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The Dream Merchant #3 Review: Give Me a Dream

So you all know I was excited about Image's limited comic The Dream Merchant. I envisioned it as The Matrix meets Sandman. It was a mix of fantasy and Moore-like prose, in a way you don't see too much.

Now we're officially halfway through the run, and the story has shaped itself into what it's going to be. So did it live up? 

Mankind once lived alongside a fantastical world, The Dream Merchant, tells us. Through a series of events, the worlds were seperated and knowledge of the place was taken from us. However, the memories are able to come through in dreams, and our hero is able to work dreams as the residents of the other world do. Maybe. I'm still not 100 percent sure.

So the old man (is he the Dream Merchant?) is teaching Winslow to use the dream world, but it's going slow. To make matter worse, there's an army of monsters preparing to invade our world, and it looks like he's the only one able to stop him.

Novosadov's art is still effective. Again, it's a bit cartoon-ish, but gets the point across while still feeling unique. It's a style, and while every artist has a style, there are many that seem interchangeable.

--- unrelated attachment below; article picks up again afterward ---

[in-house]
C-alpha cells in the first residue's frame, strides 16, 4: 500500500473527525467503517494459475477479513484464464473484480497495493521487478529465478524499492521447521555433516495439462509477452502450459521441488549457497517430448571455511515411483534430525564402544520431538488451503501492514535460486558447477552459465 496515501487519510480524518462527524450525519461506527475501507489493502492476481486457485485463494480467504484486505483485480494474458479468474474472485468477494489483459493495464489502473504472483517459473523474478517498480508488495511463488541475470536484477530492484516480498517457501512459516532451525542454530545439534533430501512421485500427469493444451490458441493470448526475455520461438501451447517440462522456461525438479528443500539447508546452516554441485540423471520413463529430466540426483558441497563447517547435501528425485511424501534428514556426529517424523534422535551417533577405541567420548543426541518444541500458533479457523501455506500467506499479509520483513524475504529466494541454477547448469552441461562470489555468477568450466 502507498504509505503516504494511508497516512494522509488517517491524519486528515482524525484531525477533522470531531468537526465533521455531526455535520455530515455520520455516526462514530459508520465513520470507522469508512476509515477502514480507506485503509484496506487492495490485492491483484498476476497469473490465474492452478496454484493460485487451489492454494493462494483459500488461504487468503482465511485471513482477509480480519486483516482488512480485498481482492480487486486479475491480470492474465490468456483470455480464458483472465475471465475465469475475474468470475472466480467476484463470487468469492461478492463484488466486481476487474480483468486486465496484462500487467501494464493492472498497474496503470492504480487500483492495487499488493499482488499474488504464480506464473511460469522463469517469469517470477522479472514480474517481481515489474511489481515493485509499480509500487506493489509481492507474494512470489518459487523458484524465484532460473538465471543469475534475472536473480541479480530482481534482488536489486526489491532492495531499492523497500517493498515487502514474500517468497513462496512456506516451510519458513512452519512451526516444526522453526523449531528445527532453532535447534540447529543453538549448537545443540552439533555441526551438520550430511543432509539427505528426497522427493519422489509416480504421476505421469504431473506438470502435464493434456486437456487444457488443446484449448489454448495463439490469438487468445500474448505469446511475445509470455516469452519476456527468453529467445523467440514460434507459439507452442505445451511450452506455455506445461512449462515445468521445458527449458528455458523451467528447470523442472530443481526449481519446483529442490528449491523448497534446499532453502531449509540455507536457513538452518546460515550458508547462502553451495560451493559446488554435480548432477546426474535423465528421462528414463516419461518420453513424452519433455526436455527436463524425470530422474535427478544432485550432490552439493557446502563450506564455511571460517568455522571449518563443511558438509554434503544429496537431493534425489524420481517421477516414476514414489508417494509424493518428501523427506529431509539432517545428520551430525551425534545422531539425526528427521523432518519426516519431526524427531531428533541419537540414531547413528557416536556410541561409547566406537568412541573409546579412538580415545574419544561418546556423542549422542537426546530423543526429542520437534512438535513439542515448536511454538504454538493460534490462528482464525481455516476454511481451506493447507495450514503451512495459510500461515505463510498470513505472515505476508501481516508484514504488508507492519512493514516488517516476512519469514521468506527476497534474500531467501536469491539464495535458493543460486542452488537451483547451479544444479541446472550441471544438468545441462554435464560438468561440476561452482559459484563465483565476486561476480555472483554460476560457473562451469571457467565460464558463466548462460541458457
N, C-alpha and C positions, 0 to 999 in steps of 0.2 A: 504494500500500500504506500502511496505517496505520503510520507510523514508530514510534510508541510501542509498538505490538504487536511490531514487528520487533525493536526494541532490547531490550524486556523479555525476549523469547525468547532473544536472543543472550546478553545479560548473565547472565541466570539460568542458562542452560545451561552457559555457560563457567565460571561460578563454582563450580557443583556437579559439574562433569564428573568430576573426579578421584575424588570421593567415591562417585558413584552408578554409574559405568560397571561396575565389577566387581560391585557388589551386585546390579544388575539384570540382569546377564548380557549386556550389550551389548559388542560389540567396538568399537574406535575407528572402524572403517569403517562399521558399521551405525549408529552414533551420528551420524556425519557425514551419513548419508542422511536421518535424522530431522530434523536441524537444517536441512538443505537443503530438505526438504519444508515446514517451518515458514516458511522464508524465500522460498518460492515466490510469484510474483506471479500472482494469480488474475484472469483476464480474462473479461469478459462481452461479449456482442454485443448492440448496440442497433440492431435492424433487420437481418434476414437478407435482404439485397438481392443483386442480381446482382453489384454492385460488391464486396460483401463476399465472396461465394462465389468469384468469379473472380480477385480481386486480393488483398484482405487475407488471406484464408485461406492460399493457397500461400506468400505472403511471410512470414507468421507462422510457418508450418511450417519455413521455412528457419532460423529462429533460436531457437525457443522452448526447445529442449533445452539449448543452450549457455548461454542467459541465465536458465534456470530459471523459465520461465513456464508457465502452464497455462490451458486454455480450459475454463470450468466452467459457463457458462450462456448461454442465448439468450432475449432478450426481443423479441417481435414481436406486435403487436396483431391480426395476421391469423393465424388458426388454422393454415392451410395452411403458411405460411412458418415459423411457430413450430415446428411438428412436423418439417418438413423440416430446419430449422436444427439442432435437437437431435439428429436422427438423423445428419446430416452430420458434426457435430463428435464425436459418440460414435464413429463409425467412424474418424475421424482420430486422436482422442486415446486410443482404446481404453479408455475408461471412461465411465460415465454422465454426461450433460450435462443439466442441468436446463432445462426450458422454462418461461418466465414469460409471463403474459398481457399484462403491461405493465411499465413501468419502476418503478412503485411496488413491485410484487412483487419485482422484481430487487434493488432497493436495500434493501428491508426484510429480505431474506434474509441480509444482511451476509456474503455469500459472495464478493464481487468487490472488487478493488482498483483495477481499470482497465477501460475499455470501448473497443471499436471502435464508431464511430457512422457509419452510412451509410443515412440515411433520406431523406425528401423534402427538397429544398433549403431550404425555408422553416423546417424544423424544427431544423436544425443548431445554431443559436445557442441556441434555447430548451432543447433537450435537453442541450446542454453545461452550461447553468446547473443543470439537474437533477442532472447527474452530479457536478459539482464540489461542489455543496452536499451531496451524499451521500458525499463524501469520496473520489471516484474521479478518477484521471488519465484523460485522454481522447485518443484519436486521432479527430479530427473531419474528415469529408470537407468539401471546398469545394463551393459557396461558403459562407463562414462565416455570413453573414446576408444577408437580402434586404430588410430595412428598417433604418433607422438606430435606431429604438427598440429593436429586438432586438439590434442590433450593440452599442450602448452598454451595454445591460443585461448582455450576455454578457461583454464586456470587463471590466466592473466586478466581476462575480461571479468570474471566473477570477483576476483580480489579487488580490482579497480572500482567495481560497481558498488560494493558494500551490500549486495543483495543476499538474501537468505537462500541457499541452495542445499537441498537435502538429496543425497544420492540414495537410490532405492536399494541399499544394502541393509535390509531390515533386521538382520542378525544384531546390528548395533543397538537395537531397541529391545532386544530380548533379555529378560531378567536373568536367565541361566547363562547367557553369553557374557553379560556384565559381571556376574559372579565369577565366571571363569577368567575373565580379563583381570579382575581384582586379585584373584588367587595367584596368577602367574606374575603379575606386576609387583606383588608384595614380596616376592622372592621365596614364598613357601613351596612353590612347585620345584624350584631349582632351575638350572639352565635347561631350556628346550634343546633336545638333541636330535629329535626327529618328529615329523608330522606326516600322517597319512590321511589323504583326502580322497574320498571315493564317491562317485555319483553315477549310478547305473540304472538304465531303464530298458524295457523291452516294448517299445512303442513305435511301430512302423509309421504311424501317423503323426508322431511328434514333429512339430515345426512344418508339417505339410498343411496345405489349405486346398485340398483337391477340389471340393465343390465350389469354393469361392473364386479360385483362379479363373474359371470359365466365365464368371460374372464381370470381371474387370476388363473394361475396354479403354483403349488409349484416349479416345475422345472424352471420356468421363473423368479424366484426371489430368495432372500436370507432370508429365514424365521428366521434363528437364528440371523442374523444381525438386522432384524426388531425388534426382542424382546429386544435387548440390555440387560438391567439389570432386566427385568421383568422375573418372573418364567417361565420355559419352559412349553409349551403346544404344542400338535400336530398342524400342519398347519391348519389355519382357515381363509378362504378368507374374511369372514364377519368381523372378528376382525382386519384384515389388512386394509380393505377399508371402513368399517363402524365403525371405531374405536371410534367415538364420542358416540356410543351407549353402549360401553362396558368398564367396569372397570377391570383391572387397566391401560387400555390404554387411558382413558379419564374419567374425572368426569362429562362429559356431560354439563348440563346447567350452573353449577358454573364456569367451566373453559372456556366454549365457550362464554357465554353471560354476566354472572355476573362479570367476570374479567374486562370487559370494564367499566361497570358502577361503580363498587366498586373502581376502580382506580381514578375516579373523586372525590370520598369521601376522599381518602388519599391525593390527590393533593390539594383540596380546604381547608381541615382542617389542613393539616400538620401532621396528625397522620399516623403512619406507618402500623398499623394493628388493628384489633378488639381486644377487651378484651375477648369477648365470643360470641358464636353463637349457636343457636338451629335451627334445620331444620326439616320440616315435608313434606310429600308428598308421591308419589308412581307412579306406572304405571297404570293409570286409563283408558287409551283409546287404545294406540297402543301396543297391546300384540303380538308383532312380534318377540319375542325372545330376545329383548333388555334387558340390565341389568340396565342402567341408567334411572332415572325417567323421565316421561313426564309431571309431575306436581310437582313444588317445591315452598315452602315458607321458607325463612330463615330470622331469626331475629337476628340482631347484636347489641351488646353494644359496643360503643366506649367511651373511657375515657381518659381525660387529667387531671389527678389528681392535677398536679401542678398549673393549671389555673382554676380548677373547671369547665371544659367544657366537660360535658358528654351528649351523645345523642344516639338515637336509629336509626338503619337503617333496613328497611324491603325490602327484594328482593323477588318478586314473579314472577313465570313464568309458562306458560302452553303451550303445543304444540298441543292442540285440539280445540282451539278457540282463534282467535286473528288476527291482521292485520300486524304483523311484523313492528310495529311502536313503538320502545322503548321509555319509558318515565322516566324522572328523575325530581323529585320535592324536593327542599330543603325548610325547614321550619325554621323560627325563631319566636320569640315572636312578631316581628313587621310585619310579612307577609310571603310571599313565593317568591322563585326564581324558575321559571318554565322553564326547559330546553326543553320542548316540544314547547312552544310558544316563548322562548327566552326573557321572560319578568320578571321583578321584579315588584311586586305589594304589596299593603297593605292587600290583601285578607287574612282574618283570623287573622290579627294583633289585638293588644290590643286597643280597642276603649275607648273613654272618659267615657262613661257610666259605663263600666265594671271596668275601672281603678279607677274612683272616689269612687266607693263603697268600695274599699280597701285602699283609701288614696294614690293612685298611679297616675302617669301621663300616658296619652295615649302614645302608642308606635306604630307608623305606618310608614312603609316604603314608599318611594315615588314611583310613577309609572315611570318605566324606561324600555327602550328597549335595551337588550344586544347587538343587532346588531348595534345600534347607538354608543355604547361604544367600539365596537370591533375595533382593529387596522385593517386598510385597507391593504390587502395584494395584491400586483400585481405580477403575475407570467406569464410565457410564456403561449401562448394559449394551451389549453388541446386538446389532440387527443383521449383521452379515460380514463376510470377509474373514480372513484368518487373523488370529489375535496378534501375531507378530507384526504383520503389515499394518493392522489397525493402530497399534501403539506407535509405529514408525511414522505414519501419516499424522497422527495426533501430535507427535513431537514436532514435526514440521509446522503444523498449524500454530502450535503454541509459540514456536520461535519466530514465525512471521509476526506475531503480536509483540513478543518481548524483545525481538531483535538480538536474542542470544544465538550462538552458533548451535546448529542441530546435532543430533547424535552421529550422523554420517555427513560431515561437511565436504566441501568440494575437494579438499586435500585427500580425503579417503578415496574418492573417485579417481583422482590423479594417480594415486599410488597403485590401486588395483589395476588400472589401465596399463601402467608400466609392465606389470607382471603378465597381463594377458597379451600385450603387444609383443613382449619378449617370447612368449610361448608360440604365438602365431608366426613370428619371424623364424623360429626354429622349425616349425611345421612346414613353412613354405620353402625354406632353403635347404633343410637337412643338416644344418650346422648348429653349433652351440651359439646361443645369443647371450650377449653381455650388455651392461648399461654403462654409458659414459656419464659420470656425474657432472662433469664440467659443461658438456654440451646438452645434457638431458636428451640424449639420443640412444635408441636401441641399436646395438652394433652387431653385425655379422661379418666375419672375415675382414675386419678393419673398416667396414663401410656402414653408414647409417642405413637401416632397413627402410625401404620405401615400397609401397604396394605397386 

The strongest aspect of the art remains the use of color. It sets the atmosphere, especially in the dreamscape, and really works with the pencils to make the pages pop. It's not something you see a lot in mainstream books, which is odd as they're such a visual medium.

I don't think The Dream Merchant is a bad comic. I think Nathan Edmonson is a great writer. The problem is, stories like this rely so heavily on its mythology that it HAS to be grand and epic and, yet, somehow, easy to understand. I think that's what hurts The Dream Merchant the most. It's mythology is a little vague and convoluted. It lives one with the feeling of wanting... I dunno... more?

To be fair, if this was a ongoing series I'd give it a pass, but we're already half done. The Refusal of the Call and Training by the Mentor has eaten up almost two whole issues and it's only limiting the innevitable kick ass dream fighting.

However, it's not all bad. The character work is very strong here and the relationships therein are organic and believable. The subplots are deflty woven into the main story in a way that doesn't make them feel shoe horned in. There's real craftsmenship at work here, real talent. It bums me out a little more that it didn't hit all my expectations.

The Dream Merchant
, this issue included, is still a solid read, but this isn't a universal reccomend. IIt straddles an odd line. It's a character study that doesn't hit Sandman levels, and it isn't fantastical action like something you'd see in The Matrix. But who knows, there are still three issues to go, maybe they're set to wow us.

I know I'll be there to find out.



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